Wojdan Shahrkhani became the first Saudi Arabian woman to compete at the Olympic Games when she took part in the +78kg judo competition in London, reports BBC.
Wojdan Shaherkani was greeted with enthusiastic applause when she stepped onto the mat at London’s Excel Centre.
The contest lasted only 82 seconds. The 16-year-old Shaherkani, who was making her competitive debut in the glare of the global spotlight, was thrown on her back in an ippon by her opponent, 28-year-old Melissa Mojica of Puerto Rico in the opening round of women’s +78 kg judo, according to The Washington Post.
“Hopefully this is the beginning of a new era,” Shahrkhani said afterwards. “I was scared a lot, because of all the crowd. Unfortunately, we did not win a medal, but in the future we will and I will be a star for women’s participation. It was the opportunity of a lifetime.”
However, it was the first time the Saudi judoka had competed publicly; women aren’t allowed to play competitive sports or attend sporting events in the kingdom.
The participation of Shahrkhani had raised the scorn of the kingdom’s ultraconservative Islamic clerics, who said she was dishonoring herself by fighting in front of men, including the male referee and judges.
“I am very excited, and it was the opportunity of a lifetime,” Shaherkani said before her appearance in the Olympic Games. “Certainly the Saudi judo federation are delighted that I’ve been able to come here. Hopefully this will be the start of bigger participation for other sports also. Hopefully this is the begin [sic] of a new era.”
According to The Huff Post, Rafid Fatani, a Saudi who pulled out all the stops to make sure he could attend Shahrkhani’s match in London, walked out of the stadium afterwards proudly waving his nation’s flag.
At the same time, Saudi preacher Sittam al-Dusri said that Shahrkhani’s family should have protected her “as a precious gem” from the eyes of men.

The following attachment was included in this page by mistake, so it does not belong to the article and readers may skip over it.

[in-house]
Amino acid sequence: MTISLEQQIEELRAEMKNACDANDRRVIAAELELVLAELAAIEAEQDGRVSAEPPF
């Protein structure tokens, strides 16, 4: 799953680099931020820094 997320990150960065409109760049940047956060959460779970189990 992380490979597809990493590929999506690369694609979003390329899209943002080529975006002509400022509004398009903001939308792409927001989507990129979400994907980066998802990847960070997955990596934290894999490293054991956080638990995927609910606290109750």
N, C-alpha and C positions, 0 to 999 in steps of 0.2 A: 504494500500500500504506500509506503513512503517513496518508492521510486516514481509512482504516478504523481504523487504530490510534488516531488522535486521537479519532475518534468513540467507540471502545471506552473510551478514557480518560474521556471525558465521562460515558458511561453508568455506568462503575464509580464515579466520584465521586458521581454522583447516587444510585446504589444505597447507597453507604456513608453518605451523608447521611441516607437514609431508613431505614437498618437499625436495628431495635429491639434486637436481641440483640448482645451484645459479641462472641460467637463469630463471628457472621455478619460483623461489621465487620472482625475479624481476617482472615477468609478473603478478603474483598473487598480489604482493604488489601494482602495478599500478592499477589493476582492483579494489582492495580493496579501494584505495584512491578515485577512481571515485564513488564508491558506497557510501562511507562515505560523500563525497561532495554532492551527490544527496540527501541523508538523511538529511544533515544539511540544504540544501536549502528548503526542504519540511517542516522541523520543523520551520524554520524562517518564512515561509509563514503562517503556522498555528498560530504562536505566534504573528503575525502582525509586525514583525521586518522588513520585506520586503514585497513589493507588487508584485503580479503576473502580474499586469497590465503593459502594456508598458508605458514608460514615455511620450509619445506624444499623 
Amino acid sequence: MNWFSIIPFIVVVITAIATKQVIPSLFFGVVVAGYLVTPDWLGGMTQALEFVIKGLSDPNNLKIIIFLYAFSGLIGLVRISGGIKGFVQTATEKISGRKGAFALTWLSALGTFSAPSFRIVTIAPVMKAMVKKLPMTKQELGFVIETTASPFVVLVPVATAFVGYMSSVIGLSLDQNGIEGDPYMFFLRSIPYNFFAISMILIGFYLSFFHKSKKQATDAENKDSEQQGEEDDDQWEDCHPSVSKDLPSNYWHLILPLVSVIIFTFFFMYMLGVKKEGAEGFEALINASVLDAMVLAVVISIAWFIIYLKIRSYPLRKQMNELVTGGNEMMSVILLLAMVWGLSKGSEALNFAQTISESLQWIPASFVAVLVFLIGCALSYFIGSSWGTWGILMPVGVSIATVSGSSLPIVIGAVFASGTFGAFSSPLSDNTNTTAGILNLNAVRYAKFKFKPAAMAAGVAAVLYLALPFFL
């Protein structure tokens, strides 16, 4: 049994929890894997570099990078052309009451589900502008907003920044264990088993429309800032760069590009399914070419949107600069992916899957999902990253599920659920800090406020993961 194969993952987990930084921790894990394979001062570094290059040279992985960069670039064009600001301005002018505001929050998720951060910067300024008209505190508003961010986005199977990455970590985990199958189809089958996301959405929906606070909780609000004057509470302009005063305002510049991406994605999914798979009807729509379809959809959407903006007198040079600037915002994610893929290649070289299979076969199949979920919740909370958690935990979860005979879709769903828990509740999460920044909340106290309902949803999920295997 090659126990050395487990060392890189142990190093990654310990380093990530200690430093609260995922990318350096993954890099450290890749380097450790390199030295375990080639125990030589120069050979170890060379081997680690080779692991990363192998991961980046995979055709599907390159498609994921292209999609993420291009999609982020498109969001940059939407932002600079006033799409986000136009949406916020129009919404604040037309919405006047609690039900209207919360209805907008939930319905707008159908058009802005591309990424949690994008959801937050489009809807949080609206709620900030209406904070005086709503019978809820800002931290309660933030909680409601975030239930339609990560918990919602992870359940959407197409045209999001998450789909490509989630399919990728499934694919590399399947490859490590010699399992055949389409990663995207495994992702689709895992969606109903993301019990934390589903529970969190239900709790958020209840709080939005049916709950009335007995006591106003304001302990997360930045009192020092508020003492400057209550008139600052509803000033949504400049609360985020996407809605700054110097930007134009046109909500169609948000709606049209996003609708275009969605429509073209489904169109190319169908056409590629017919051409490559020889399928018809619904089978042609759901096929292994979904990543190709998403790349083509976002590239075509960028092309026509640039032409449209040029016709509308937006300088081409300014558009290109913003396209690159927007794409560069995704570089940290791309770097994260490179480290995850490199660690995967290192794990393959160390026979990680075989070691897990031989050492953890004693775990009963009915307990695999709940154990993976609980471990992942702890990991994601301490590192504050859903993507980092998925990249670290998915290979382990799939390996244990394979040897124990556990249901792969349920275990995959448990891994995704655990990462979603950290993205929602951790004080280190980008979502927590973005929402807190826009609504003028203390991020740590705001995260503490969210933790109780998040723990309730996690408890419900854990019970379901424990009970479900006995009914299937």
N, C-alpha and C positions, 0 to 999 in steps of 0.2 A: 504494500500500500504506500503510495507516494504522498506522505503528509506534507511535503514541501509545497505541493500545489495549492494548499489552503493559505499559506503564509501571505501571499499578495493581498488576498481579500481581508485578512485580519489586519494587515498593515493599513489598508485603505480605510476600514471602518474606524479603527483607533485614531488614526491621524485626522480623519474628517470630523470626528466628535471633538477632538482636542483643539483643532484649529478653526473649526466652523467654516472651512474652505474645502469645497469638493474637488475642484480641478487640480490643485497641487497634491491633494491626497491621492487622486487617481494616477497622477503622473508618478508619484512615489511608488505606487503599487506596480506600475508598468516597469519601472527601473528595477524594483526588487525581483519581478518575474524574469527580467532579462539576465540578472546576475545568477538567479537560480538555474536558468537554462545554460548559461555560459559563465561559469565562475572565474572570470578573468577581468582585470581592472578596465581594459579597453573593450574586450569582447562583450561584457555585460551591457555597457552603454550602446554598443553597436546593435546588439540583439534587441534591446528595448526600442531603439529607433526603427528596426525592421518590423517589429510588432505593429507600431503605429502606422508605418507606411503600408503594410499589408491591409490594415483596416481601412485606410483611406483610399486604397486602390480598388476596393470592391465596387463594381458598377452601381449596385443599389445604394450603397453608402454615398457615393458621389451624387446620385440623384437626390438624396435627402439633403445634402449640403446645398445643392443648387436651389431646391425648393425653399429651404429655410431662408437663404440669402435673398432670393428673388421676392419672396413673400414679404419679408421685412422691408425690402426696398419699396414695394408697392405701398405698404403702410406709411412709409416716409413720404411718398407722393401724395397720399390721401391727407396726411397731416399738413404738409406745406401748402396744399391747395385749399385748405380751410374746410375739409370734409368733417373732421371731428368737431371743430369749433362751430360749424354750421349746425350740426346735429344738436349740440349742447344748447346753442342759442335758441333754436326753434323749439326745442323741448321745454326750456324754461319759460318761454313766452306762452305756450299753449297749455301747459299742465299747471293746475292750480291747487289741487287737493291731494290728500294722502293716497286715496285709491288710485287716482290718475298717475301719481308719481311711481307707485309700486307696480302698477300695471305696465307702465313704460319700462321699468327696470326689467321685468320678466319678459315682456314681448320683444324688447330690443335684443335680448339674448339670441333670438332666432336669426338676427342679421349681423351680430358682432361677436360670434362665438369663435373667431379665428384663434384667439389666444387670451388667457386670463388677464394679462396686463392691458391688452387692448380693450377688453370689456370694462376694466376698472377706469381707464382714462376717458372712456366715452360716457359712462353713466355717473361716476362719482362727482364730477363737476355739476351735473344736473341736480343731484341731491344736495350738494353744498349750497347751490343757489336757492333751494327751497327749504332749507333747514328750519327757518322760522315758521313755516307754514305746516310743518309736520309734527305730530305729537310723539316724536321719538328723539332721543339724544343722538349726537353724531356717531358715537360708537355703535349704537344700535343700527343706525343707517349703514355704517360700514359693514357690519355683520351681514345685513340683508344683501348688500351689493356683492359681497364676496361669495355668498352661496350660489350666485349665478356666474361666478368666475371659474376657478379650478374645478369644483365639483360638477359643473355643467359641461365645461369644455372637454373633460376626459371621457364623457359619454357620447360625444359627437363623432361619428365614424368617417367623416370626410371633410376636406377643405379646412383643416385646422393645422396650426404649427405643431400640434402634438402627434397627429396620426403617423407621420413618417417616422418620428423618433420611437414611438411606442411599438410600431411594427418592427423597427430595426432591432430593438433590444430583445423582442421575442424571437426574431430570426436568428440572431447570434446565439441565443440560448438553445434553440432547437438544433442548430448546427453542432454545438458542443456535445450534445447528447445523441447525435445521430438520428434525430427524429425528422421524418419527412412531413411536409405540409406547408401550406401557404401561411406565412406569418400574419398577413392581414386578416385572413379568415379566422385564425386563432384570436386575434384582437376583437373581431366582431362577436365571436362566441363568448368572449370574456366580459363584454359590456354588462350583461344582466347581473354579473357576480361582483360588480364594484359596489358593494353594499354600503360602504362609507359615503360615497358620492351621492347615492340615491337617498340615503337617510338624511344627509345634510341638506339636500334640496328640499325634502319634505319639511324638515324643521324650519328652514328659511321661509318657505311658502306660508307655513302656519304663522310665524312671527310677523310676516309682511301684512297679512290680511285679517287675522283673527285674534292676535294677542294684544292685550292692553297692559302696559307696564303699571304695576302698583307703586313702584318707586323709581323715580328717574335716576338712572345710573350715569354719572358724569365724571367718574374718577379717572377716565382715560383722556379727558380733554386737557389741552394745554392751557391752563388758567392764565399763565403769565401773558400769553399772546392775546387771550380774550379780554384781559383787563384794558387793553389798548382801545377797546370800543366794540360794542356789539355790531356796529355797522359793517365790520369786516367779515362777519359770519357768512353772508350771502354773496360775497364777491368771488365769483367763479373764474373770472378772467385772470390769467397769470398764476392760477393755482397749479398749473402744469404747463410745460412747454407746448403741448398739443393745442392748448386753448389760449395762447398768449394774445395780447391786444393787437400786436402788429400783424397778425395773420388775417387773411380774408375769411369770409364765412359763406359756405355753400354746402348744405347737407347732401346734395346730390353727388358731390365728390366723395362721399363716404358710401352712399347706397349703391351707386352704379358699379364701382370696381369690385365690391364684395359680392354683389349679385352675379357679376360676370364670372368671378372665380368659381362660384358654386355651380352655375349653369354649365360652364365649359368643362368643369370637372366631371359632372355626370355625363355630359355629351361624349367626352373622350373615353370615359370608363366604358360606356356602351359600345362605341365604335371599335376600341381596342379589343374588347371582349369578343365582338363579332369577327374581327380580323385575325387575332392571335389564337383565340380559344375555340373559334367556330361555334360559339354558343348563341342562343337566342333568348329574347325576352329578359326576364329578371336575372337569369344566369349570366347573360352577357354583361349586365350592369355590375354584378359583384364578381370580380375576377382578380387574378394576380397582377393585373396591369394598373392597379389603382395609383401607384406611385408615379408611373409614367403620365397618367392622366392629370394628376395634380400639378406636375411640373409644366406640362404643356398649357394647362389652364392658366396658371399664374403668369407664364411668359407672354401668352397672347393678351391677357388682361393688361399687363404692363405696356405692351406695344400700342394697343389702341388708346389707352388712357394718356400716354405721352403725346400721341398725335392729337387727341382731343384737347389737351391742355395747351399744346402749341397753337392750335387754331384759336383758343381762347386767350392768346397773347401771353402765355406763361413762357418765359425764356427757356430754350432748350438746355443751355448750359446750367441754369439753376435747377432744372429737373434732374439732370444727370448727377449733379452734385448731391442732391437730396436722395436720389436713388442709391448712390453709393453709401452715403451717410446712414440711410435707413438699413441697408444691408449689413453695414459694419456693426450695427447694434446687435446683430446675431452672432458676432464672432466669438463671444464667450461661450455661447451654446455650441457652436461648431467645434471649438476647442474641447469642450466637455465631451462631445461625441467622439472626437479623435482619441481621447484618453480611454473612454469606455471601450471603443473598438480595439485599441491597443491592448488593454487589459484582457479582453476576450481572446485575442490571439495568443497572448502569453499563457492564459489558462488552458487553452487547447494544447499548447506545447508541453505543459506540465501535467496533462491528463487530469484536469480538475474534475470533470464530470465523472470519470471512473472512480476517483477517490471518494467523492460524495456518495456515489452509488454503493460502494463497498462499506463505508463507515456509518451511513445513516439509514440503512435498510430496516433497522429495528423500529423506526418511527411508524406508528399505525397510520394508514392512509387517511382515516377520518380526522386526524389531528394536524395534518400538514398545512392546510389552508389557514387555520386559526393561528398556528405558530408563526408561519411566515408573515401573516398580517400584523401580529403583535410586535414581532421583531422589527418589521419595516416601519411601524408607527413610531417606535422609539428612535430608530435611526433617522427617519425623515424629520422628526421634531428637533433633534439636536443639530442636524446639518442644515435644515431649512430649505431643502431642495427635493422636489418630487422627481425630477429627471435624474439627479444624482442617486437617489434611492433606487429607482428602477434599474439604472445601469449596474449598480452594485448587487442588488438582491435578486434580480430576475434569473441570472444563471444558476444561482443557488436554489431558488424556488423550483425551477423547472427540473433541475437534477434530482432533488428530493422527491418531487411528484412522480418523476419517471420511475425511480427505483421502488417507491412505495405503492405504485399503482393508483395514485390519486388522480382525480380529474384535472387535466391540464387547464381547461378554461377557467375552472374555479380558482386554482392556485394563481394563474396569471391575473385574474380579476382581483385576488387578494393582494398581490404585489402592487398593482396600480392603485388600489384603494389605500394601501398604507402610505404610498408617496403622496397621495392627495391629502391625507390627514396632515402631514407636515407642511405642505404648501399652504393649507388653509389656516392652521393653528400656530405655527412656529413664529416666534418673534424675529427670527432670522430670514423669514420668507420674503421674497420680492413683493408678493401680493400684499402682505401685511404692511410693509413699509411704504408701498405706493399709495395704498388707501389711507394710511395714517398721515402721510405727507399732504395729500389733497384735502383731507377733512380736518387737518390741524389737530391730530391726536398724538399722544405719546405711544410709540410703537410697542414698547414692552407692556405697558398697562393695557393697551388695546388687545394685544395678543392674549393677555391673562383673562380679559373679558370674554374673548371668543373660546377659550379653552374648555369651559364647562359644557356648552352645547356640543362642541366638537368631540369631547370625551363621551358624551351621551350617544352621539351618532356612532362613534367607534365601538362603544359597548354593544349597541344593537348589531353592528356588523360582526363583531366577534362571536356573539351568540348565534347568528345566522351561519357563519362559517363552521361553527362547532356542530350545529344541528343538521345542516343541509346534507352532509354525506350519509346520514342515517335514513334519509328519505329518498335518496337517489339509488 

“It is not important for the West that the Saudi woman participates well, but that she goes out in dress that does not conform to Islamic rules,” he said. “Wojdan is a martyr of Westernization and liberalism.”
Shaherkani’s father, Ali, a judo referee, said he “cried like a baby” watching his daughter compete.
“She was happy and smiled when she finished the fight,” he said. “She hugged me and said: ‘Daddy, I did this.’ I was so proud.”
Mojica told reporters afterward that she felt that Shaherkani was perhaps more insecure than afraid in their match, which began tentatively, with each circling the other and taking occasional pokes at her opponent. Once Mojica took firm hold of Shaherkani, it ended quickly.
“I didn’t make her any favors, but I waited for the right moment,” Mojica said. “I admire her for coming from that country and having the courage to compete. I didn’t feel pity for. I felt a lot of respect.”
Shahrkhani dressed in a loose, cream-colored judo suit and a tightly-fitted black cap that served in the place of a traditional hijab, or headscarf worn by conservative women to cover their hair.
Shaherkani is one of two Saudi women to compete in the 2012 Olympics. Runner Sarah Attar will compete in the women’s 800-meter race next Wednesday.